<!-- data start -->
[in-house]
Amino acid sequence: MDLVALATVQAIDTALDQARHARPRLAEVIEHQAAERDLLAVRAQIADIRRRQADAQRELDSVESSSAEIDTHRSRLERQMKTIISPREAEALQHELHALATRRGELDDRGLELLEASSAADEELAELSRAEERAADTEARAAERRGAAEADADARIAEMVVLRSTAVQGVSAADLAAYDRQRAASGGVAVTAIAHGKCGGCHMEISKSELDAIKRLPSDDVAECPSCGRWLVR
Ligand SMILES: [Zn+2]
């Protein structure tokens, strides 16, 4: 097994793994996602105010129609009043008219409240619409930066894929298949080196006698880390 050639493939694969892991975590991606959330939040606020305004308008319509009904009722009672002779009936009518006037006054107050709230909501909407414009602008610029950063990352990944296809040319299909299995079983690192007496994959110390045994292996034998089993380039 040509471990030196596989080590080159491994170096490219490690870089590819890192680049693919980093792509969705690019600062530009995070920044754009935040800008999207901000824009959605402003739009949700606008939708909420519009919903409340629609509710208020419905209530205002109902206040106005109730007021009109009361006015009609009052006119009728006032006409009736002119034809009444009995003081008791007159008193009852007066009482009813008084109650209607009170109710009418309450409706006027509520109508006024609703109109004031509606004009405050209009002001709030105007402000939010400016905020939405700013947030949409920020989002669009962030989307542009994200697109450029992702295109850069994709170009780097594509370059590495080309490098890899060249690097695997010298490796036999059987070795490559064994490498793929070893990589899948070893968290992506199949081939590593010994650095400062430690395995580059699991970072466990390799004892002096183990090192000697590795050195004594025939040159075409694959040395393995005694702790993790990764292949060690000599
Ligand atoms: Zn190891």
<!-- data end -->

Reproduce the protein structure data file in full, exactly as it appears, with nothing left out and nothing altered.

[in-house]
Amino acid sequence: MDLVALATVQAIDTALDQARHARPRLAEVIEHQAAERDLLAVRAQIADIRRRQADAQRELDSVESSSAEIDTHRSRLERQMKTIISPREAEALQHELHALATRRGELDDRGLELLEASSAADEELAELSRAEERAADTEARAAERRGAAEADADARIAEMVVLRSTAVQGVSAADLAAYDRQRAASGGVAVTAIAHGKCGGCHMEISKSELDAIKRLPSDDVAECPSCGRWLVR
Ligand SMILES: [Zn+2]
């Protein structure tokens, strides 16, 4: 097994793994996602105010129609009043008219409240619409930066894929298949080196006698880390 050639493939694969892991975590991606959330939040606020305004308008319509009904009722009672002779009936009518006037006054107050709230909501909407414009602008610029950063990352990944296809040319299909299995079983690192007496994959110390045994292996034998089993380039 040509471990030196596989080590080159491994170096490219490690870089590819890192680049693919980093792509969705690019600062530009995070920044754009935040800008999207901000824009959605402003739009949700606008939708909420519009919903409340629609509710208020419905209530205002109902206040106005109730007021009109009361006015009609009052006119009728006032006409009736002119034809009444009995003081008791007159008193009852007066009482009813008084109650209607009170109710009418309450409706006027509520109508006024609703109109004031509606004009405050209009002001709030105007402000939010400016905020939405700013947030949409920020989002669009962030989307542009994200697109450029992702295109850069994709170009780097594509370059590495080309490098890899060249690097695997010298490796036999059987070795490559064994490498793929070893990589899948070893968290992506199949081939590593010994650095400062430690395995580059699991970072466990390799004892002096183990090192000697590795050195004594025939040159075409694959040395393995005694702790993790990764292949060690000599
Ligand atoms: Zn190891």